MacMILLAN Miserere. Strathclyde motets. O bone Jesu

A new Miserere from MacMillan in the shape of the Allegri

Author: 
Marc Rochester

MacMILLAN Miserere. Strathclyde motets. O bone Jesu

  • (The) Strathclyde Motets, In splendoribus sanctorum
  • (The) Strathclyde Motets, Data est mihi
  • (The) Strathclyde Motets, Factus est repente
  • (The) Strathclyde Motets, Videns Dominus
  • (The) Strathclyde Motets II, O Radiant Dawn
  • (The) Strathclyde Motets II, Lux aeterna
  • (The) Strathclyde Motets II, Benedicimus Deum caeli
  • (The) Strathclyde Motets, In splendoribus sanctorum
  • (The) Strathclyde Motets, Dominus dabit benignitatem
  • O bone Jesu
  • Tenebrae Responsories

Dedicated to Harry Christophers, who directed The Sixteen in the first performance at the Flanders Festival in August 2009, Miserere is the latest product of a close relationship that has grown up over the past decade between these performers and James MacMillan. The Sixteen’s uniquely warm and graceful sound certainly seems to have tapped a particularly timeless and atmospheric vein in MacMillan’s creative persona and he has here presented them with something which tests not so much their collective virtuosity as their most profound musical instincts.

The huge popularity of Allegri’s 1638 setting of the Miserere for the Sistine Chapel – which The Sixteen recorded very early on in their history – has tended to cast a shadow over subsequent settings of this text. It certainly has done so here; and while MacMillan’s seems to inhabit a very different harmonic world in its opening stages, before long it, too, falls into the Allegri sequence of simple plainchant and interpolated episodes. No celestial high Cs here but something much more chorally unified and harmonically rich – and every bit as effective. The vocal lines, shrouded in a halo of incense-laden atmosphere, are delivered with wonderful fluidity, the sense of organic growth as the verses branch out from their plainchant roots beautifully conveyed, the choral tone warm and comforting and the overall sound profoundly beautiful.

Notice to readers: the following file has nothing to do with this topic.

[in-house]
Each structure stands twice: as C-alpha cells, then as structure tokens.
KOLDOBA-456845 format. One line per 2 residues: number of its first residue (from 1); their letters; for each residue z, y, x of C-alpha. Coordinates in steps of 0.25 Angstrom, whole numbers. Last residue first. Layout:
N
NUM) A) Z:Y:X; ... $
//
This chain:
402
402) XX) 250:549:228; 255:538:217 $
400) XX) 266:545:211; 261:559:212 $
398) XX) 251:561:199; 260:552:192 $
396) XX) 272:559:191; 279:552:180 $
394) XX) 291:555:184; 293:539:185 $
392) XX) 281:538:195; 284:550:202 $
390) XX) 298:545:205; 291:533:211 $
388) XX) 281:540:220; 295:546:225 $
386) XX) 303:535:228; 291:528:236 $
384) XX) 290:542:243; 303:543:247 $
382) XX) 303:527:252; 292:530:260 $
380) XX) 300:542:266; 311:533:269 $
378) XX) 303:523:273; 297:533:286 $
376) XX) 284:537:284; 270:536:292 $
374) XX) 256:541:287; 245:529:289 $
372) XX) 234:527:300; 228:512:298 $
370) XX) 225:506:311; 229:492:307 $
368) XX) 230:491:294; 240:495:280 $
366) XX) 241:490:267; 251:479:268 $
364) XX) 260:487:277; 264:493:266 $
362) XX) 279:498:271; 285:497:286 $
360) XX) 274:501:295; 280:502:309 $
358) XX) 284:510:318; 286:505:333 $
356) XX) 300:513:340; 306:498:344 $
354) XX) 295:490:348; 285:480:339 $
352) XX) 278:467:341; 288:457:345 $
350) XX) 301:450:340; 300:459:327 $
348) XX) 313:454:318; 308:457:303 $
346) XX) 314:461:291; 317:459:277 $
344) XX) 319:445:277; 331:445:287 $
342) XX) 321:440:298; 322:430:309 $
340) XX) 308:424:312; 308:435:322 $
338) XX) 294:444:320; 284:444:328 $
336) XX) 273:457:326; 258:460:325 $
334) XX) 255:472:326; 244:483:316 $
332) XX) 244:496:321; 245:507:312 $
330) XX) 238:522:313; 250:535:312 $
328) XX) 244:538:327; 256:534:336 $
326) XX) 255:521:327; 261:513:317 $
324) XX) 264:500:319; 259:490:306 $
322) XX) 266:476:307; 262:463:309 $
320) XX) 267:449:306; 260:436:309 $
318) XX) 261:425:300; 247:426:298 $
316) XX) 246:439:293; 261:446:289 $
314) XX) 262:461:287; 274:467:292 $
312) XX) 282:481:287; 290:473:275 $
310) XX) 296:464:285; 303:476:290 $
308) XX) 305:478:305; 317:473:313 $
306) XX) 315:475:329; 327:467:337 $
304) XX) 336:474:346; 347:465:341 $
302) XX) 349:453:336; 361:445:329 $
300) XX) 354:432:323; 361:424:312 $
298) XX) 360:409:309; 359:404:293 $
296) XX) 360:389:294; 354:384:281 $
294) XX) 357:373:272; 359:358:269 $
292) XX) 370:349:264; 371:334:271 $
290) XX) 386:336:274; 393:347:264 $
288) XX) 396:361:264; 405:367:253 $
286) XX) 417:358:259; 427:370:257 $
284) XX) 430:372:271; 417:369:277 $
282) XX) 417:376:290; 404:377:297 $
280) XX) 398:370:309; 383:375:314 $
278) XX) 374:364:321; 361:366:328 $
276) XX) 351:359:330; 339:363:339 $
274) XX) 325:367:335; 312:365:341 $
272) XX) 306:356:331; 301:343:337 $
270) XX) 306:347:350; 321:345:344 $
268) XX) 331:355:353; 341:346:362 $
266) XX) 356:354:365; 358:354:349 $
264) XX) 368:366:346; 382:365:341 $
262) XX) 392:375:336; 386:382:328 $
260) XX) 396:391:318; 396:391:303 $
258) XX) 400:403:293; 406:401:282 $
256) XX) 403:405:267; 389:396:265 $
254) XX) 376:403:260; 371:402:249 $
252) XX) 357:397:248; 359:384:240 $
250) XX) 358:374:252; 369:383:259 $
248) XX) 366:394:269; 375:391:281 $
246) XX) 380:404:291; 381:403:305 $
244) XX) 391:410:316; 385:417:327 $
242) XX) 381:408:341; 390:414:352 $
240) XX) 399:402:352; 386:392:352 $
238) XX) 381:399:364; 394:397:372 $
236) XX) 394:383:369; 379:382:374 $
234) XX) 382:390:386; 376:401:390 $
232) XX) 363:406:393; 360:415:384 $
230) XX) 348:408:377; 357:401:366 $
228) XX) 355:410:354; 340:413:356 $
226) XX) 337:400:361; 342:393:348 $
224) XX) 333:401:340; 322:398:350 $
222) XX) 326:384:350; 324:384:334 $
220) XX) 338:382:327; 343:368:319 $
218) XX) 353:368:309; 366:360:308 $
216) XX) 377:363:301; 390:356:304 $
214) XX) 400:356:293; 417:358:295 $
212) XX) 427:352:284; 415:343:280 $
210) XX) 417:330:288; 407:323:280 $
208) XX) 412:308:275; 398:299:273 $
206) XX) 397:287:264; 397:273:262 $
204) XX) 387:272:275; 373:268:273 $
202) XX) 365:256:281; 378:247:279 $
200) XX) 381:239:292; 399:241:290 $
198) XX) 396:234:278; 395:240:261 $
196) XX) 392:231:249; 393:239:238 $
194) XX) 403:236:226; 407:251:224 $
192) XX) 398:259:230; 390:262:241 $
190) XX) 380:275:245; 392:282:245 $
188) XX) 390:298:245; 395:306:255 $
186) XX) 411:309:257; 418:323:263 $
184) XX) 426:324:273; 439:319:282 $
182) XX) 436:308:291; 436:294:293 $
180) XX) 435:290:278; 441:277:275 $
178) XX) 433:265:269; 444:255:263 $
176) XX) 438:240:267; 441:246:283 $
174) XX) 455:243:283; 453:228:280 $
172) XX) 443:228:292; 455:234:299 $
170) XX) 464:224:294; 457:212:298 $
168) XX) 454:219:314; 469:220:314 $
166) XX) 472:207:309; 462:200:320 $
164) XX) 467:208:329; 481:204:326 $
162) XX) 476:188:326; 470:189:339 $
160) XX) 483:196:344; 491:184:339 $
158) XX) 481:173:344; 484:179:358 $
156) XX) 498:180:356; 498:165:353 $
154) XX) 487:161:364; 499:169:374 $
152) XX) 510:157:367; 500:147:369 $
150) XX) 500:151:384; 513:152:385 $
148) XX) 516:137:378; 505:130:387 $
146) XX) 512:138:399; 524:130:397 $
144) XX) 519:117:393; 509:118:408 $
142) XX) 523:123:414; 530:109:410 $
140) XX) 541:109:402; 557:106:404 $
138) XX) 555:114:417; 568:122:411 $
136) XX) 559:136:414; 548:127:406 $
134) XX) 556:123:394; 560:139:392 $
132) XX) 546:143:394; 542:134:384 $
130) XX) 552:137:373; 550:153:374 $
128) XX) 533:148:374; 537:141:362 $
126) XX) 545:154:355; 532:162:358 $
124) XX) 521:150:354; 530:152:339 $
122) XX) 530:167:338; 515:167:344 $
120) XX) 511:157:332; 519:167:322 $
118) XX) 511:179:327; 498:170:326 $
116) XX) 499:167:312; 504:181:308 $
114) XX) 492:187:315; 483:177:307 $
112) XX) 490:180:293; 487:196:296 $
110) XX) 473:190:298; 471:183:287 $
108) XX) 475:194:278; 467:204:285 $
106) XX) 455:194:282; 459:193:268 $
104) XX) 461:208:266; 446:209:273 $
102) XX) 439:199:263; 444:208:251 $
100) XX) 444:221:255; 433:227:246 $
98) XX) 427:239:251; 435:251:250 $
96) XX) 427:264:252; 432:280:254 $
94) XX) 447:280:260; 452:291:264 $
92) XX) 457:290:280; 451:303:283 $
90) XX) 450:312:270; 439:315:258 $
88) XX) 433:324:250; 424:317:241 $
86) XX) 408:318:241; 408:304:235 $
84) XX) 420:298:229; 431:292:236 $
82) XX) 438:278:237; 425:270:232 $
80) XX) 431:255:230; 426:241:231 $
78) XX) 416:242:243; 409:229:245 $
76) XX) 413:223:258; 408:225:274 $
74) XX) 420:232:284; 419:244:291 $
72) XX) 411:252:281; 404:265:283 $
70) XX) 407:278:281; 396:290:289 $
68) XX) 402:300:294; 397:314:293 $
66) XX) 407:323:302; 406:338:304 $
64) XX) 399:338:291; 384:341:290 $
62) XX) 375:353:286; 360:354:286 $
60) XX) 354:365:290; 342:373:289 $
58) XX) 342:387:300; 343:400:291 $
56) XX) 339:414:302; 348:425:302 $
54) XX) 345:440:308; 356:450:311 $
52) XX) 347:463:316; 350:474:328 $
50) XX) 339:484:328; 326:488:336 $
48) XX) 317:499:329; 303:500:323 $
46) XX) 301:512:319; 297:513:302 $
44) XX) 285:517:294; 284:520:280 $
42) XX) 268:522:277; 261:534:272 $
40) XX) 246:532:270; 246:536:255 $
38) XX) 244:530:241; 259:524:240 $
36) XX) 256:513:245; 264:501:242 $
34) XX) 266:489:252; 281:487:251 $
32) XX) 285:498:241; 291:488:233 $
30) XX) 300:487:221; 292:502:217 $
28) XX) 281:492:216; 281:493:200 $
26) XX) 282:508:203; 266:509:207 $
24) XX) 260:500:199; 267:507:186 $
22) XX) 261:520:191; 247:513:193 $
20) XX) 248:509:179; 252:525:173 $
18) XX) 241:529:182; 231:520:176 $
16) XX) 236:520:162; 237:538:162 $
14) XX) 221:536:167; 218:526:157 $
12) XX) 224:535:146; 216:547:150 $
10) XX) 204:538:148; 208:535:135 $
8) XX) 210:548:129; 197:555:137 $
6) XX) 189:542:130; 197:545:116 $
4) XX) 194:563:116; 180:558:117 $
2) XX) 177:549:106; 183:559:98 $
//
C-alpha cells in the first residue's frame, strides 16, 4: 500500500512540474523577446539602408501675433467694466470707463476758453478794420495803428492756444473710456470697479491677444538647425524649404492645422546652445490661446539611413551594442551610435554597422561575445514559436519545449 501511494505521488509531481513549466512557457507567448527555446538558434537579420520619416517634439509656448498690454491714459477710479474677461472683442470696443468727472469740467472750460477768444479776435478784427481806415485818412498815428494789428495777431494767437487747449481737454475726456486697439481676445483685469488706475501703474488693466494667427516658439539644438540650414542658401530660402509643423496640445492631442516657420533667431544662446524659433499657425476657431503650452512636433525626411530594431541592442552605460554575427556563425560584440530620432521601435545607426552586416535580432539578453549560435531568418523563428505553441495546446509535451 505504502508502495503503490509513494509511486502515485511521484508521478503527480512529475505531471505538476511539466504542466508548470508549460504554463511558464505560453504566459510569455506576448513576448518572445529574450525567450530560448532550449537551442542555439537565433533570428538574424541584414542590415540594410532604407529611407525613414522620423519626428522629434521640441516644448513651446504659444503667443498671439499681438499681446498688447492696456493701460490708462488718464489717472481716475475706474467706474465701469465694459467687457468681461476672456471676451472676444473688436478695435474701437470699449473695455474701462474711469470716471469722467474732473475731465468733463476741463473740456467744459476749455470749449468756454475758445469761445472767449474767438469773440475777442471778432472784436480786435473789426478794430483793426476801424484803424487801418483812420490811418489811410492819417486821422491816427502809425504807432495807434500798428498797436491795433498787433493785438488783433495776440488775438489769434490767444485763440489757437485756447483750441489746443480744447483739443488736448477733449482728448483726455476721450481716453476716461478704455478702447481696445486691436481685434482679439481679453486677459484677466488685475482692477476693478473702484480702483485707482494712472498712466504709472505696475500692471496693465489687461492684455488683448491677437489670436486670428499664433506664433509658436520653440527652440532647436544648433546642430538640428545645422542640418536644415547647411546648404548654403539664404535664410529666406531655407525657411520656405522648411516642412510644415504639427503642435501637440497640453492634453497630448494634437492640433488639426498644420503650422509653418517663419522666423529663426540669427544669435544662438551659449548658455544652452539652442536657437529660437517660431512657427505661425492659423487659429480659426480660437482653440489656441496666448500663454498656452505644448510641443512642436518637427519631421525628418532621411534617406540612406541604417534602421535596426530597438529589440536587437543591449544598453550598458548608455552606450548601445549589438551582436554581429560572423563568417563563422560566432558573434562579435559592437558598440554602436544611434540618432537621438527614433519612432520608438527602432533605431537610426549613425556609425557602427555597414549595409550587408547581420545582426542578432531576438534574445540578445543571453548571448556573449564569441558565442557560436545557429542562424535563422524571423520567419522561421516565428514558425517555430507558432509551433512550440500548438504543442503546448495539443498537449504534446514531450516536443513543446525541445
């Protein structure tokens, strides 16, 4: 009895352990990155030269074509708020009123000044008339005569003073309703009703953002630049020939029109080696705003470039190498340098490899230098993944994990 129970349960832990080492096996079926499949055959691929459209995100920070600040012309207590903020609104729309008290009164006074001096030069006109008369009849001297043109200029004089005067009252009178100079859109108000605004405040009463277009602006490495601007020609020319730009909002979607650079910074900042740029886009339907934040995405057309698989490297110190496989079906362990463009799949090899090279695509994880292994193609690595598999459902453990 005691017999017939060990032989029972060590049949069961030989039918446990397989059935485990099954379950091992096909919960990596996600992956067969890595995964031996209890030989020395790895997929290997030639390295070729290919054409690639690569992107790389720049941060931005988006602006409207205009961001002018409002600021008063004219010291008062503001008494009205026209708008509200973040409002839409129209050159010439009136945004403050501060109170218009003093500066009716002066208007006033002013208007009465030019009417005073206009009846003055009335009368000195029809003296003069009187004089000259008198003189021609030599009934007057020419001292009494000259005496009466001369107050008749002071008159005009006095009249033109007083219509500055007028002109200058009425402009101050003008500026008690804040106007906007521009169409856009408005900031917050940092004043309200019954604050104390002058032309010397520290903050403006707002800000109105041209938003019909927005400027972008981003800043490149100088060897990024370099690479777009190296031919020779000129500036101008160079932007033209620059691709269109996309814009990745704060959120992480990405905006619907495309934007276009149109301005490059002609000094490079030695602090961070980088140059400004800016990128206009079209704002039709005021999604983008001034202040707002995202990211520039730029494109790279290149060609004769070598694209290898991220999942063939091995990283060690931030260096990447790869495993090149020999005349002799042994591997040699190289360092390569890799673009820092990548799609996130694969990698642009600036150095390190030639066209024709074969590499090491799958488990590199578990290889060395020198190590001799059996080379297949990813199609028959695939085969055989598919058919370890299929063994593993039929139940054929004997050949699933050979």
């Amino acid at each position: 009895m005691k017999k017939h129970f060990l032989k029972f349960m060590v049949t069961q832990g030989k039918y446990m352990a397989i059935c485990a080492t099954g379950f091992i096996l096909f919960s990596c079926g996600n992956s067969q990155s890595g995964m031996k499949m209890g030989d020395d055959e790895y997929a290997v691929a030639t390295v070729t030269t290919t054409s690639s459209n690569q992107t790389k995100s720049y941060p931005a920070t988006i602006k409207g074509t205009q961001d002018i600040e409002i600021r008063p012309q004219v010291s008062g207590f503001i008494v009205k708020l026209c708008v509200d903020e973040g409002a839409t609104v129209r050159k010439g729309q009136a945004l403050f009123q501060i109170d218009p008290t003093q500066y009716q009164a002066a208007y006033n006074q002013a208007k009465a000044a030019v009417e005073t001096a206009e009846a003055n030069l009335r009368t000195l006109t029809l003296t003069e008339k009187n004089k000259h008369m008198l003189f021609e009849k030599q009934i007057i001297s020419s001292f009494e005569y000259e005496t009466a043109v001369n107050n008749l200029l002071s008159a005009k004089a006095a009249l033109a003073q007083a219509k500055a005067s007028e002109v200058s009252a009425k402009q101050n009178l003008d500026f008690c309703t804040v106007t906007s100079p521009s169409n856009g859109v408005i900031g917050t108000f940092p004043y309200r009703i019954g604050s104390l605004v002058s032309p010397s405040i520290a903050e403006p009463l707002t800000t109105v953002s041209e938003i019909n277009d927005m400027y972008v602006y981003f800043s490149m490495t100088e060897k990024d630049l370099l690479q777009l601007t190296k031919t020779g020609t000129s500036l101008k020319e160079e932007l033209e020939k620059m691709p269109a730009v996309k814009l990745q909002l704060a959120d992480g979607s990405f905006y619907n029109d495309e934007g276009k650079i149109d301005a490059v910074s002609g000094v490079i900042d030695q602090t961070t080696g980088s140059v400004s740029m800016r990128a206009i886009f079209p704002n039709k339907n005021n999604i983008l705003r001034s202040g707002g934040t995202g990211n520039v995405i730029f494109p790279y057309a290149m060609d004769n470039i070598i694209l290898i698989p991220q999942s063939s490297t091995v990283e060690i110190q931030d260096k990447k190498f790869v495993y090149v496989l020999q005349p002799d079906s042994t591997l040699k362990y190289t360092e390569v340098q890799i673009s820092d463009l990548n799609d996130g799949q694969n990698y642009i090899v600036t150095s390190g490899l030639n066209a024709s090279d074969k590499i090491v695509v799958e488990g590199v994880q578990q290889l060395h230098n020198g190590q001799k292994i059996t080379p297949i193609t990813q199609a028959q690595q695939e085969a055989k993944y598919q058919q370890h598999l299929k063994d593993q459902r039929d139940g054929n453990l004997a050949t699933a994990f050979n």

Every bit as effective but requiring considerably more virtuosity, the extracts from MacMillan’s earlier Strathclyde Motets and Tenebrae Responsories offer an opportunity to savour just what a superb choir The Sixteen are, and their especial affinity with this music heightens the impact of these powerful performances.

This disc bears testament to a rare and wonderful relationship between composer, choir and conductor. Long may it continue.

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